Adjectives: Ruby, Flying, Poisonous, Enchanted, Wonderful, Yellow Brick, Cowardly, Tin, Wild, Little, Wicked

- For a variation, or to take the activity to another level, try using verbs and adverbs. Have players choose a verb and act it out, then have them layer on one or more adverbs.

- Take some time to discuss the differences between similar adverbs (e.g., creepily and spookily, or bravely and fiercely).

Oz Word List
Verbs: Flying, Skipping, Picking, Stealing, Running away, Chopping, Pouncing, Floating, Hiding, Waiting, Celebrating, Dancing, Grabbing, Chopping, Chasing, Clunking
Adverbs: Bravely, Neatly, Fiercely, Softly, Cowardly, Stiffly, Innocently, Creepily, Menacingly, Spookily, Gracefully, Loosely, Neatly, Quickly, Cleanly, Wildly

As always, we'd love to hear your comments if you try this activity with your group.

Saturday, November 22, 2008

Memories of Oz

Last night was opening night of The Wizard of Oz, and I really had hoped to post these staff memories of Oz as part of the opening excitement. Instead, however, I got too wrapped up making this slideshow of pictures from the production.

So, now, here, shortly-delayed, are the favorite The Wizard of Oz memories from SCT staff. We hope you will join us to see this magical production, and create some new memories.

Whenever The Wizard of Oz came on TV at least my little sister and I made sure we watched it. But one of my most vivid memories is that of the “play” production of Oz that my young neighbors (aged 4-12) and I decided to put on in my family’s basement for all of our parents and siblings, replete with a cardboard “balloon," munchkins, yellow paper “brick” road, a toy Toto, and Wizard’s den (our cold storage room which may not have been very visible to our patrons, but we were very young thespians).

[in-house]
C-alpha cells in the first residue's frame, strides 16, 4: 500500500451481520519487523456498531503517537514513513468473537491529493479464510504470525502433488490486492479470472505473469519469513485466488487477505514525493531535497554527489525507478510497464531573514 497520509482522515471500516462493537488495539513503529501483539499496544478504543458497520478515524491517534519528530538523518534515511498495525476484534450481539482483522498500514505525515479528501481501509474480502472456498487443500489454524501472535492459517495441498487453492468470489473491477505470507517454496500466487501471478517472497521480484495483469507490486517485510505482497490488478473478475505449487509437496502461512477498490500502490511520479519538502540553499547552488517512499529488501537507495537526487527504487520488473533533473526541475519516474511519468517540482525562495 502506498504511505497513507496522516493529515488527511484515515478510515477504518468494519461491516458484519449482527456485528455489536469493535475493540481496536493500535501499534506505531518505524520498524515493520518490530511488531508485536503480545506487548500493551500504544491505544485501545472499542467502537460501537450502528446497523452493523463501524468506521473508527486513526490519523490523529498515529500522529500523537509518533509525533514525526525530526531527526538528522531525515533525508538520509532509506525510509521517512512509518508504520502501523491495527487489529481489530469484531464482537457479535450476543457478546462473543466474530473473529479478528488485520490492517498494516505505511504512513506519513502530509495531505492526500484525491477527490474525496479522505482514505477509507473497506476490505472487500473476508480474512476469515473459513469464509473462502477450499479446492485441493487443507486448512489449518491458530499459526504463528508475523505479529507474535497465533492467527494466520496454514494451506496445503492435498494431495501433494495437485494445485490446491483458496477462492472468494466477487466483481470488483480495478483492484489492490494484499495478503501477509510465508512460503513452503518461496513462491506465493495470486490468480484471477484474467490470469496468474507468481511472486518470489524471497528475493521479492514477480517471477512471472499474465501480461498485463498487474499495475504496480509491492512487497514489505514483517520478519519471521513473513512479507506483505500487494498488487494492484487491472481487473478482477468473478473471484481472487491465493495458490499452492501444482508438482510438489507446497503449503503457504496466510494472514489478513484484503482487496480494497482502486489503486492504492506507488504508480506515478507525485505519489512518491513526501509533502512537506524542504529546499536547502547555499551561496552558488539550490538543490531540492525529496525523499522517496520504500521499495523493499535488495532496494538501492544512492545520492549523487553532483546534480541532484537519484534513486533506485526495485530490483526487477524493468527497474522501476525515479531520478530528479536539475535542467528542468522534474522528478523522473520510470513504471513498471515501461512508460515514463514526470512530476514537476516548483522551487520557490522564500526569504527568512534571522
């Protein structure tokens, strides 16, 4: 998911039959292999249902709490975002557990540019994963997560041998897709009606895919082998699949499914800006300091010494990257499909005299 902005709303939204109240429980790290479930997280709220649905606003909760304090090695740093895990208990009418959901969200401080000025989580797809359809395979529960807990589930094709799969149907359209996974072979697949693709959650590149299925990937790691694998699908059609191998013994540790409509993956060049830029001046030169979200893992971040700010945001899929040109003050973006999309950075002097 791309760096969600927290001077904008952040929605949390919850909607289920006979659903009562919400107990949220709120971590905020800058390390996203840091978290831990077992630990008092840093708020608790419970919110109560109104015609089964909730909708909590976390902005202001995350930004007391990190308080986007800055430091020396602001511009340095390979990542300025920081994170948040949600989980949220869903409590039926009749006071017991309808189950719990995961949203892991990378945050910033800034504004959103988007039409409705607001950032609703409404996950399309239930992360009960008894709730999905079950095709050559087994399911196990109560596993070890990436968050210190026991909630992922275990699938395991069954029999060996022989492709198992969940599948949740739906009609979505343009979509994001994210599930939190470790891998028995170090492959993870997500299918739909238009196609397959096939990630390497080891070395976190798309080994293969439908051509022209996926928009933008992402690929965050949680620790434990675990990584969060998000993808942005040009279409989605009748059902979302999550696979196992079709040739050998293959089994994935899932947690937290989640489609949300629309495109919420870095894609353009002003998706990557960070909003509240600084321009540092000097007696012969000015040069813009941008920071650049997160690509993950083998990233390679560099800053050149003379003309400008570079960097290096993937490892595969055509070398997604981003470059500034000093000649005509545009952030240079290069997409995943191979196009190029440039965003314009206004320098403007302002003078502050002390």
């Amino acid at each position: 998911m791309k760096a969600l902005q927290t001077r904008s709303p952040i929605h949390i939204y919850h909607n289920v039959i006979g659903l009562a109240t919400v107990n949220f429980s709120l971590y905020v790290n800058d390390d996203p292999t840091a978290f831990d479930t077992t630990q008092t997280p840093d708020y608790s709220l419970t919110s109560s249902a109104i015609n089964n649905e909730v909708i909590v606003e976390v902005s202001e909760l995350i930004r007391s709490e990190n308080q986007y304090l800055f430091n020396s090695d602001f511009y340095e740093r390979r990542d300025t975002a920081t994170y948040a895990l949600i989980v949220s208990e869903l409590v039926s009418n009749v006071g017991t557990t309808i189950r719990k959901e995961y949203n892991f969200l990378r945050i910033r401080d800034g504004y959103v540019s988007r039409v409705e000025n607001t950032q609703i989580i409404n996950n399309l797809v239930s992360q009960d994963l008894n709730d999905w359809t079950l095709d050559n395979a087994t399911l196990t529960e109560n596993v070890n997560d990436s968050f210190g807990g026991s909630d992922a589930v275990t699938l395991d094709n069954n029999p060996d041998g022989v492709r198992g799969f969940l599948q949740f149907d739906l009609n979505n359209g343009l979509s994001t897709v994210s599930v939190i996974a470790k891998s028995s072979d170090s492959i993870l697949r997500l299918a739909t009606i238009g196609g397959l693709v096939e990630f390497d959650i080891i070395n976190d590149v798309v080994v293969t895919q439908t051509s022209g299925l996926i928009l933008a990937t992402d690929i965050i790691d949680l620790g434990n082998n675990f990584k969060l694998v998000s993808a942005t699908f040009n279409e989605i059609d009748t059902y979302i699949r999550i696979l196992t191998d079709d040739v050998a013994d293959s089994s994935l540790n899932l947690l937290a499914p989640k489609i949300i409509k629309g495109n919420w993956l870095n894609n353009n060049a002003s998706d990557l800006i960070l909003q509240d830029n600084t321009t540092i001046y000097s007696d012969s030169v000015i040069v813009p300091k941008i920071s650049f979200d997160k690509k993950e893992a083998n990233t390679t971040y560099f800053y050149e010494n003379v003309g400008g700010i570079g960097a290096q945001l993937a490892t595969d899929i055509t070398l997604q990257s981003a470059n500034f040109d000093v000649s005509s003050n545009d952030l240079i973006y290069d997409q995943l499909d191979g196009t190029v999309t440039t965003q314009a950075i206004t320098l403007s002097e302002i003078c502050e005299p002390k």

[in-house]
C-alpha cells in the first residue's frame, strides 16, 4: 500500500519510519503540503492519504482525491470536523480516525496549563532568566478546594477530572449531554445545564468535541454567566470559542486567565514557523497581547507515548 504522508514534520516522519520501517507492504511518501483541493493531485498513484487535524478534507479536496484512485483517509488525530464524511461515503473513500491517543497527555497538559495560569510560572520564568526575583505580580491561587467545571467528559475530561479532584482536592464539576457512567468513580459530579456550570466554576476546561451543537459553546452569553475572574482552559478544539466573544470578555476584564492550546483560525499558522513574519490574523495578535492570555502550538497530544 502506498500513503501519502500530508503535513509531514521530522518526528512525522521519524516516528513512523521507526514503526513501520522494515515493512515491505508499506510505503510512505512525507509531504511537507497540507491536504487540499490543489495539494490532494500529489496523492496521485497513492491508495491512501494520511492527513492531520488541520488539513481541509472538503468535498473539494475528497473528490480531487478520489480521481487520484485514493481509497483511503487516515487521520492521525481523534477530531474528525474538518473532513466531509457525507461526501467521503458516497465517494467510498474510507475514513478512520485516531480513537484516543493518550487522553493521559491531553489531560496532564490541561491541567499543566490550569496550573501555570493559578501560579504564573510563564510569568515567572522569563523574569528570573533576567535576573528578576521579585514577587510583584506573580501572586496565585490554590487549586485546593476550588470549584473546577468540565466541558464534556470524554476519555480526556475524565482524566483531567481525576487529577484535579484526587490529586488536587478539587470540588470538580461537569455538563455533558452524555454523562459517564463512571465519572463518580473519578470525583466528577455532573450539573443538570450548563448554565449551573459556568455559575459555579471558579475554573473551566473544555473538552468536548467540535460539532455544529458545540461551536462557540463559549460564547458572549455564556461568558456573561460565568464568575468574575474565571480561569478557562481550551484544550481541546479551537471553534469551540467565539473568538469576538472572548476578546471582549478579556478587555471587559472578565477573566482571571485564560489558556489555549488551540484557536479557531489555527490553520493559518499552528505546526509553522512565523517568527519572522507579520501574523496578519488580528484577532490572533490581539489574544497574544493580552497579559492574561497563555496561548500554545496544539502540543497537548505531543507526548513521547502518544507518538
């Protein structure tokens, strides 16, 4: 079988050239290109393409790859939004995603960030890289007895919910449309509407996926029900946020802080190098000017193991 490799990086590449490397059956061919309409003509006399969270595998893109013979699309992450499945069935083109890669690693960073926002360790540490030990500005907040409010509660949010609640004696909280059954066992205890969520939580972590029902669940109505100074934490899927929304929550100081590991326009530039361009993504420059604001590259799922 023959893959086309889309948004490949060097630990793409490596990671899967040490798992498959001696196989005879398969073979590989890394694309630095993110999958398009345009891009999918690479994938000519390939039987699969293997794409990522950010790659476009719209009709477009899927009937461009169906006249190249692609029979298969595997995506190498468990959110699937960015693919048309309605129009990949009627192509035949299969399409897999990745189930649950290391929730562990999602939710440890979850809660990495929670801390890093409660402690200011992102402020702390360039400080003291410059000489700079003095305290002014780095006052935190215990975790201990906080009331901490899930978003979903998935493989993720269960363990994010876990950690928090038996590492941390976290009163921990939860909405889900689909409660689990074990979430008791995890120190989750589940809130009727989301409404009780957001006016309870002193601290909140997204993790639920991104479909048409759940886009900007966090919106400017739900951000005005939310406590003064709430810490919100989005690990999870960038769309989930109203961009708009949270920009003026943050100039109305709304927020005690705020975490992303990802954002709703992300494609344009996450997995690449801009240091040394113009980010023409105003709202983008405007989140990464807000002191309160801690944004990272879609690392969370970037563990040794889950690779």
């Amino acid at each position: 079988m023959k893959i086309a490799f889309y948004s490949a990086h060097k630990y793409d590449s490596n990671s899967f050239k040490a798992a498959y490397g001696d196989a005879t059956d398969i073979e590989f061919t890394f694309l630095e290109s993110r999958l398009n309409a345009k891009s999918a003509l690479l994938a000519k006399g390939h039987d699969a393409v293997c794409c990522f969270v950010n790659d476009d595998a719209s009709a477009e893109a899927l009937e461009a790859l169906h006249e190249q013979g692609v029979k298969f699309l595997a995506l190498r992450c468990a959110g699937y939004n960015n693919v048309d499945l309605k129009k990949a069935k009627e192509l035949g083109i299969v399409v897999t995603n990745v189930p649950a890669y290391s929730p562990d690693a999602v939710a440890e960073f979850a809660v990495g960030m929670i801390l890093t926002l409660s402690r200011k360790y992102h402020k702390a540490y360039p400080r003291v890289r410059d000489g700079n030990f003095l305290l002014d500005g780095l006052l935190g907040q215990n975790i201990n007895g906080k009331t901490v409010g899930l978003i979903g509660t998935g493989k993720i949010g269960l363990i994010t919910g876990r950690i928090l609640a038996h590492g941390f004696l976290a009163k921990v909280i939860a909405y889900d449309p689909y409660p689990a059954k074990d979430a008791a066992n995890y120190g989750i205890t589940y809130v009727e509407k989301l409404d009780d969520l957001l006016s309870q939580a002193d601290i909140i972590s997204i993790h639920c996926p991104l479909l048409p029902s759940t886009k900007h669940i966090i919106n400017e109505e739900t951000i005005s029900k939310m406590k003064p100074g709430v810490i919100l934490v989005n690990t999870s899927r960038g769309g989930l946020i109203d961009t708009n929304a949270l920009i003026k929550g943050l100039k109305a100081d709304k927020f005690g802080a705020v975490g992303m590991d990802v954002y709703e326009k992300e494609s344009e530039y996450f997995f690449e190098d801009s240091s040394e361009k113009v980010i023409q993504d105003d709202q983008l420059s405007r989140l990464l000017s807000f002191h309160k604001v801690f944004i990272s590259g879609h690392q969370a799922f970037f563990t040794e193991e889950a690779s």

Ellen Kesselman
Business Office Associate

I remember the Tinman’s accent in the film very clearly as the first time I recognized a different pattern of speaking than my own.

I also remember the first time I saw the film in colour [Editor's note: Tim's Canadian, thus the "extra" u.] (my parents didn’t like TV and had only a small B&W in their room that I got to watch occasionally (The seem to remember me doing so more than I do;) and being amazed when Dorothy entered OZ.

Seeing the movie in a park on Bainbridge Island was one of the first things I did when I moved here this summer.

Tim Jennings
Managing Director

My favorite memory of Oz has less to do with the actual film, which I don't like so much (I know, I know, I'll get help). My oldest niece, Kiersten, loved "Dorthsee" when she was about 4 years old (she's 14 now - they grow way, way too fast). This was before ALL the stores had those red sparkling shoes, so we went all over the place getting her a pair of "Dorthsee" shoes. My sister made her a costume for Halloween that year and went as the Wicked Witch and dressed my younger niece as Toto. It was definitely my favorite Halloween spent with them.

Jeannette Sanchez
Ticket Office Weekend Supervisor

When I was quite small, we watched The Wizard of Oz on TV when it came on once a year. We had a TV set in the basement, and every time the scary witch came on my siblings and I would retreat up a few steps, until we were practically bending over to peek at the show from the top of the stairs. As soon as the witch melted we would come running back down stairs to watch the end of the show. It wasn't until I was in high school and we got our first color TV that I found out the witch was green and the horse of a different color kept changing colors.